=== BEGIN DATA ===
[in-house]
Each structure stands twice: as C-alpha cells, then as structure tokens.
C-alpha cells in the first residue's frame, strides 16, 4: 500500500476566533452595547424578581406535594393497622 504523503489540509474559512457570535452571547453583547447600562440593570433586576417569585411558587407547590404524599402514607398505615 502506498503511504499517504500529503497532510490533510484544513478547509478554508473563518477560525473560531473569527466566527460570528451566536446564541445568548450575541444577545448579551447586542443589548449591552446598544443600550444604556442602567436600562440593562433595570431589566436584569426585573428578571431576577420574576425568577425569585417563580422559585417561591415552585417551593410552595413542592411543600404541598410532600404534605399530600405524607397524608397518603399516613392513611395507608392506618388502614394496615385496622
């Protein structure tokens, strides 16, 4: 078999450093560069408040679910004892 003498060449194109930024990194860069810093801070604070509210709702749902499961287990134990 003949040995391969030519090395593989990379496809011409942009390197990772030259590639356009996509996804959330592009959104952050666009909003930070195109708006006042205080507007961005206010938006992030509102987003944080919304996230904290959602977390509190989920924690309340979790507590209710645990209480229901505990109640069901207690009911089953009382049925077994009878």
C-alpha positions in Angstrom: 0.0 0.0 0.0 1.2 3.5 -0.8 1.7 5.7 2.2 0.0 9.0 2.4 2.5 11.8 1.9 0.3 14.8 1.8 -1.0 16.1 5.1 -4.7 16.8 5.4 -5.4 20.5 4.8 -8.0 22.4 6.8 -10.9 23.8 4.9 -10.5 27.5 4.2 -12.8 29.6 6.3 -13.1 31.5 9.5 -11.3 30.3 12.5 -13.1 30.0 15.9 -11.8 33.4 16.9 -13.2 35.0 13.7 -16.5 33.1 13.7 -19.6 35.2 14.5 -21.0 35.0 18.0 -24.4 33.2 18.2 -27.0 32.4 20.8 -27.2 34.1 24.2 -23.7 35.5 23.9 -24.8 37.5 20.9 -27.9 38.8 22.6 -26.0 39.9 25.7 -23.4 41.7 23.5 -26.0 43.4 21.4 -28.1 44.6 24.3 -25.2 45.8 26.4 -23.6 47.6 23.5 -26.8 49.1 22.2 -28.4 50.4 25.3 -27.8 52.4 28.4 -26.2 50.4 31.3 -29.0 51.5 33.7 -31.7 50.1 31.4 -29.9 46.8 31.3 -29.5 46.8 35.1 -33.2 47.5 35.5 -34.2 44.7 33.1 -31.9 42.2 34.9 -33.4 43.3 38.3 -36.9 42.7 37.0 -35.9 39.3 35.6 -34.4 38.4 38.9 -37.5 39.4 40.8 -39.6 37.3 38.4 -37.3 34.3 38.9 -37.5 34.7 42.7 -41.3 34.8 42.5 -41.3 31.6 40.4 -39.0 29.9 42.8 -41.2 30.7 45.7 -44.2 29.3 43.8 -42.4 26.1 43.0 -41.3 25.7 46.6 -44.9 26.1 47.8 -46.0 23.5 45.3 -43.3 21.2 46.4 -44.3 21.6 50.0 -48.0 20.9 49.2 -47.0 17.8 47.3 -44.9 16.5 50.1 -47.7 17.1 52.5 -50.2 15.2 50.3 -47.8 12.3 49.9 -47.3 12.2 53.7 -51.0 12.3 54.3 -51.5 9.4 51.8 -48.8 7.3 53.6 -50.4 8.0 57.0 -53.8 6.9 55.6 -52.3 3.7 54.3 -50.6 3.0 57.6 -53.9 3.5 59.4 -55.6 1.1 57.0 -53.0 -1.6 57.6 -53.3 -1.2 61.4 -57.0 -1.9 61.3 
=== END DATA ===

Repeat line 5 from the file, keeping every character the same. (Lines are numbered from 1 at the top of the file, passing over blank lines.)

C-alpha positions in Angstrom: 0.0 0.0 0.0 1.2 3.5 -0.8 1.7 5.7 2.2 0.0 9.0 2.4 2.5 11.8 1.9 0.3 14.8 1.8 -1.0 16.1 5.1 -4.7 16.8 5.4 -5.4 20.5 4.8 -8.0 22.4 6.8 -10.9 23.8 4.9 -10.5 27.5 4.2 -12.8 29.6 6.3 -13.1 31.5 9.5 -11.3 30.3 12.5 -13.1 30.0 15.9 -11.8 33.4 16.9 -13.2 35.0 13.7 -16.5 33.1 13.7 -19.6 35.2 14.5 -21.0 35.0 18.0 -24.4 33.2 18.2 -27.0 32.4 20.8 -27.2 34.1 24.2 -23.7 35.5 23.9 -24.8 37.5 20.9 -27.9 38.8 22.6 -26.0 39.9 25.7 -23.4 41.7 23.5 -26.0 43.4 21.4 -28.1 44.6 24.3 -25.2 45.8 26.4 -23.6 47.6 23.5 -26.8 49.1 22.2 -28.4 50.4 25.3 -27.8 52.4 28.4 -26.2 50.4 31.3 -29.0 51.5 33.7 -31.7 50.1 31.4 -29.9 46.8 31.3 -29.5 46.8 35.1 -33.2 47.5 35.5 -34.2 44.7 33.1 -31.9 42.2 34.9 -33.4 43.3 38.3 -36.9 42.7 37.0 -35.9 39.3 35.6 -34.4 38.4 38.9 -37.5 39.4 40.8 -39.6 37.3 38.4 -37.3 34.3 38.9 -37.5 34.7 42.7 -41.3 34.8 42.5 -41.3 31.6 40.4 -39.0 29.9 42.8 -41.2 30.7 45.7 -44.2 29.3 43.8 -42.4 26.1 43.0 -41.3 25.7 46.6 -44.9 26.1 47.8 -46.0 23.5 45.3 -43.3 21.2 46.4 -44.3 21.6 50.0 -48.0 20.9 49.2 -47.0 17.8 47.3 -44.9 16.5 50.1 -47.7 17.1 52.5 -50.2 15.2 50.3 -47.8 12.3 49.9 -47.3 12.2 53.7 -51.0 12.3 54.3 -51.5 9.4 51.8 -48.8 7.3 53.6 -50.4 8.0 57.0 -53.8 6.9 55.6 -52.3 3.7 54.3 -50.6 3.0 57.6 -53.9 3.5 59.4 -55.6 1.1 57.0 -53.0 -1.6 57.6 -53.3 -1.2 61.4 -57.0 -1.9 61.3 